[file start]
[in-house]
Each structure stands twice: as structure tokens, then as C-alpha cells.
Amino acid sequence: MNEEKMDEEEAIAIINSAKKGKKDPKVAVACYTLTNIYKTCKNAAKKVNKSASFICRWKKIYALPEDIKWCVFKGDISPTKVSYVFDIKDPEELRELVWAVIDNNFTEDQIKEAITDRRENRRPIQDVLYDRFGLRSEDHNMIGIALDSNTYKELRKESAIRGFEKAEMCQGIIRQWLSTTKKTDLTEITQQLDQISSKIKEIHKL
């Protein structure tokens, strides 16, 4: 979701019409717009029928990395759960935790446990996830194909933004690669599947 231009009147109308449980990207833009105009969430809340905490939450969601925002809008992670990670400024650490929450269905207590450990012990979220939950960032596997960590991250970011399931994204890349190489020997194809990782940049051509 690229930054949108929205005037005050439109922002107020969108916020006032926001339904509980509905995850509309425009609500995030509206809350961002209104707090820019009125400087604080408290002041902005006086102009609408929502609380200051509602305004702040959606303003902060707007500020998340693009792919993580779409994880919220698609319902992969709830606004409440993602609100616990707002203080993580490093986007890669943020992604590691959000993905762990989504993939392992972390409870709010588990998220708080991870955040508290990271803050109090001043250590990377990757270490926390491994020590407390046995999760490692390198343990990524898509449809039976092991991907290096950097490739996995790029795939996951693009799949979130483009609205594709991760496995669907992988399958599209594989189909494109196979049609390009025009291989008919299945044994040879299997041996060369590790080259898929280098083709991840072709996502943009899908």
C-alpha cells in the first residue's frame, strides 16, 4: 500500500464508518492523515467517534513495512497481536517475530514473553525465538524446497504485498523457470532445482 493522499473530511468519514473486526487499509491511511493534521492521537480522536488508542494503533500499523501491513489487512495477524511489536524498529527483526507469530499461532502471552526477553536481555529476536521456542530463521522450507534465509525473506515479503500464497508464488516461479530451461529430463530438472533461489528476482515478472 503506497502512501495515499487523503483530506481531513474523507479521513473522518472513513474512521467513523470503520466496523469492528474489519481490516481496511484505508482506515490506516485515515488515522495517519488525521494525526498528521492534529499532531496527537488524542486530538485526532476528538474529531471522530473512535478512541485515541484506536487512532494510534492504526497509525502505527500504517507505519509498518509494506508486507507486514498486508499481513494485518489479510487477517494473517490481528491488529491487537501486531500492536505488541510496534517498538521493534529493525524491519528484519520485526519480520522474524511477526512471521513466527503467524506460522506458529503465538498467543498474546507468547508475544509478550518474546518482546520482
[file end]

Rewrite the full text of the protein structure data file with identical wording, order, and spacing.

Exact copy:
[in-house]
Each structure stands twice: as structure tokens, then as C-alpha cells.
Amino acid sequence: MNEEKMDEEEAIAIINSAKKGKKDPKVAVACYTLTNIYKTCKNAAKKVNKSASFICRWKKIYALPEDIKWCVFKGDISPTKVSYVFDIKDPEELRELVWAVIDNNFTEDQIKEAITDRRENRRPIQDVLYDRFGLRSEDHNMIGIALDSNTYKELRKESAIRGFEKAEMCQGIIRQWLSTTKKTDLTEITQQLDQISSKIKEIHKL
């Protein structure tokens, strides 16, 4: 979701019409717009029928990395759960935790446990996830194909933004690669599947 231009009147109308449980990207833009105009969430809340905490939450969601925002809008992670990670400024650490929450269905207590450990012990979220939950960032596997960590991250970011399931994204890349190489020997194809990782940049051509 690229930054949108929205005037005050439109922002107020969108916020006032926001339904509980509905995850509309425009609500995030509206809350961002209104707090820019009125400087604080408290002041902005006086102009609408929502609380200051509602305004702040959606303003902060707007500020998340693009792919993580779409994880919220698609319902992969709830606004409440993602609100616990707002203080993580490093986007890669943020992604590691959000993905762990989504993939392992972390409870709010588990998220708080991870955040508290990271803050109090001043250590990377990757270490926390491994020590407390046995999760490692390198343990990524898509449809039976092991991907290096950097490739996995790029795939996951693009799949979130483009609205594709991760496995669907992988399958599209594989189909494109196979049609390009025009291989008919299945044994040879299997041996060369590790080259898929280098083709991840072709996502943009899908």
C-alpha cells in the first residue's frame, strides 16, 4: 500500500464508518492523515467517534513495512497481536517475530514473553525465538524446497504485498523457470532445482 493522499473530511468519514473486526487499509491511511493534521492521537480522536488508542494503533500499523501491513489487512495477524511489536524498529527483526507469530499461532502471552526477553536481555529476536521456542530463521522450507534465509525473506515479503500464497508464488516461479530451461529430463530438472533461489528476482515478472 503506497502512501495515499487523503483530506481531513474523507479521513473522518472513513474512521467513523470503520466496523469492528474489519481490516481496511484505508482506515490506516485515515488515522495517519488525521494525526498528521492534529499532531496527537488524542486530538485526532476528538474529531471522530473512535478512541485515541484506536487512532494510534492504526497509525502505527500504517507505519509498518509494506508486507507486514498486508499481513494485518489479510487477517494473517490481528491488529491487537501486531500492536505488541510496534517498538521493534529493525524491519528484519520485526519480520522474524511477526512471521513466527503467524506460522506458529503465538498467543498474546507468547508475544509478550518474546518482546520482